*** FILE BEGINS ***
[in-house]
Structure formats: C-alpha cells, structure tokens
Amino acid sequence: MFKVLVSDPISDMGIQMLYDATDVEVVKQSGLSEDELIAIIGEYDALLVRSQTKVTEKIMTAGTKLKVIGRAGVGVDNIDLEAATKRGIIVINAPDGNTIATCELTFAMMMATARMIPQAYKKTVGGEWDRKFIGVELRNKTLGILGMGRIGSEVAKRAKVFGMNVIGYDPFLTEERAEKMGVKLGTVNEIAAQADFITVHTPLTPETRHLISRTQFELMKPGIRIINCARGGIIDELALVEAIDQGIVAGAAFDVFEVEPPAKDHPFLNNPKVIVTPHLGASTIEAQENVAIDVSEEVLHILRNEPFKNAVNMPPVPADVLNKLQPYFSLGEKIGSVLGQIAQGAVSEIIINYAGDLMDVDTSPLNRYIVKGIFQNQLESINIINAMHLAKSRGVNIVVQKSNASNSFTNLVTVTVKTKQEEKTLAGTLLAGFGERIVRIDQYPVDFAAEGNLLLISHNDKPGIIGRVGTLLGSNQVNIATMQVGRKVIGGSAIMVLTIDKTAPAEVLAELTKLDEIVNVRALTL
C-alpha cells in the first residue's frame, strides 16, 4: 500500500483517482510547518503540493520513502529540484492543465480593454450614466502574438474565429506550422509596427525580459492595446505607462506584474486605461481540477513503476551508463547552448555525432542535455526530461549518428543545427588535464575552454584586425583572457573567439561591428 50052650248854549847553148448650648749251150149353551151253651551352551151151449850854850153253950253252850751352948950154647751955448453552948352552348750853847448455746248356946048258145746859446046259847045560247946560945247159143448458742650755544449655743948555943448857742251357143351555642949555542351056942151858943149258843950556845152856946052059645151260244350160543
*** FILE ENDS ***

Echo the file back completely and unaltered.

[in-house]
Structure formats: C-alpha cells, structure tokens
Amino acid sequence: MFKVLVSDPISDMGIQMLYDATDVEVVKQSGLSEDELIAIIGEYDALLVRSQTKVTEKIMTAGTKLKVIGRAGVGVDNIDLEAATKRGIIVINAPDGNTIATCELTFAMMMATARMIPQAYKKTVGGEWDRKFIGVELRNKTLGILGMGRIGSEVAKRAKVFGMNVIGYDPFLTEERAEKMGVKLGTVNEIAAQADFITVHTPLTPETRHLISRTQFELMKPGIRIINCARGGIIDELALVEAIDQGIVAGAAFDVFEVEPPAKDHPFLNNPKVIVTPHLGASTIEAQENVAIDVSEEVLHILRNEPFKNAVNMPPVPADVLNKLQPYFSLGEKIGSVLGQIAQGAVSEIIINYAGDLMDVDTSPLNRYIVKGIFQNQLESINIINAMHLAKSRGVNIVVQKSNASNSFTNLVTVTVKTKQEEKTLAGTLLAGFGERIVRIDQYPVDFAAEGNLLLISHNDKPGIIGRVGTLLGSNQVNIATMQVGRKVIGGSAIMVLTIDKTAPAEVLAELTKLDEIVNVRALTL
C-alpha cells in the first residue's frame, strides 16, 4: 500500500483517482510547518503540493520513502529540484492543465480593454450614466502574438474565429506550422509596427525580459492595446505607462506584474486605461481540477513503476551508463547552448555525432542535455526530461549518428543545427588535464575552454584586425583572457573567439561591428 50052650248854549847553148448650648749251150149353551151253651551352551151151449850854850153253950253252850751352948950154647751955448453552948352552348750853847448455746248356946048258145746859446046259847045560247946560945247159143448458742650755544449655743948555943448857742251357143351555642949555542351056942151858943149258843950556845152856946052059645151260244350160543